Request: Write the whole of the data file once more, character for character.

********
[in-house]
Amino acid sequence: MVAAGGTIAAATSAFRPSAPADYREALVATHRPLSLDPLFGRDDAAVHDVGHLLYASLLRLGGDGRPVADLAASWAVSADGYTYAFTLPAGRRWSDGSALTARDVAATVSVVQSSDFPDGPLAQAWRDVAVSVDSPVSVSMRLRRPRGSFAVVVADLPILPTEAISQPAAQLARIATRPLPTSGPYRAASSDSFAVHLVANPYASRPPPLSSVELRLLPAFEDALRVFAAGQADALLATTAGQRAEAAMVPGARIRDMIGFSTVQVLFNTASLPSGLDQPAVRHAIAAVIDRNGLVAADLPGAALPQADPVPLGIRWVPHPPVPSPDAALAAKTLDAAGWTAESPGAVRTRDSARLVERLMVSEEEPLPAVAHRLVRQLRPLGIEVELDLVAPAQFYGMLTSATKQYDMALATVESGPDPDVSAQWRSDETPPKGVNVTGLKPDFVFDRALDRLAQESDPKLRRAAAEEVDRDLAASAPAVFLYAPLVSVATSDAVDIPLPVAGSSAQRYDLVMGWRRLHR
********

[in-house]
Amino acid sequence: MVAAGGTIAAATSAFRPSAPADYREALVATHRPLSLDPLFGRDDAAVHDVGHLLYASLLRLGGDGRPVADLAASWAVSADGYTYAFTLPAGRRWSDGSALTARDVAATVSVVQSSDFPDGPLAQAWRDVAVSVDSPVSVSMRLRRPRGSFAVVVADLPILPTEAISQPAAQLARIATRPLPTSGPYRAASSDSFAVHLVANPYASRPPPLSSVELRLLPAFEDALRVFAAGQADALLATTAGQRAEAAMVPGARIRDMIGFSTVQVLFNTASLPSGLDQPAVRHAIAAVIDRNGLVAADLPGAALPQADPVPLGIRWVPHPPVPSPDAALAAKTLDAAGWTAESPGAVRTRDSARLVERLMVSEEEPLPAVAHRLVRQLRPLGIEVELDLVAPAQFYGMLTSATKQYDMALATVESGPDPDVSAQWRSDETPPKGVNVTGLKPDFVFDRALDRLAQESDPKLRRAAAEEVDRDLAASAPAVFLYAPLVSVATSDAVDIPLPVAGSSAQRYDLVMGWRRLHR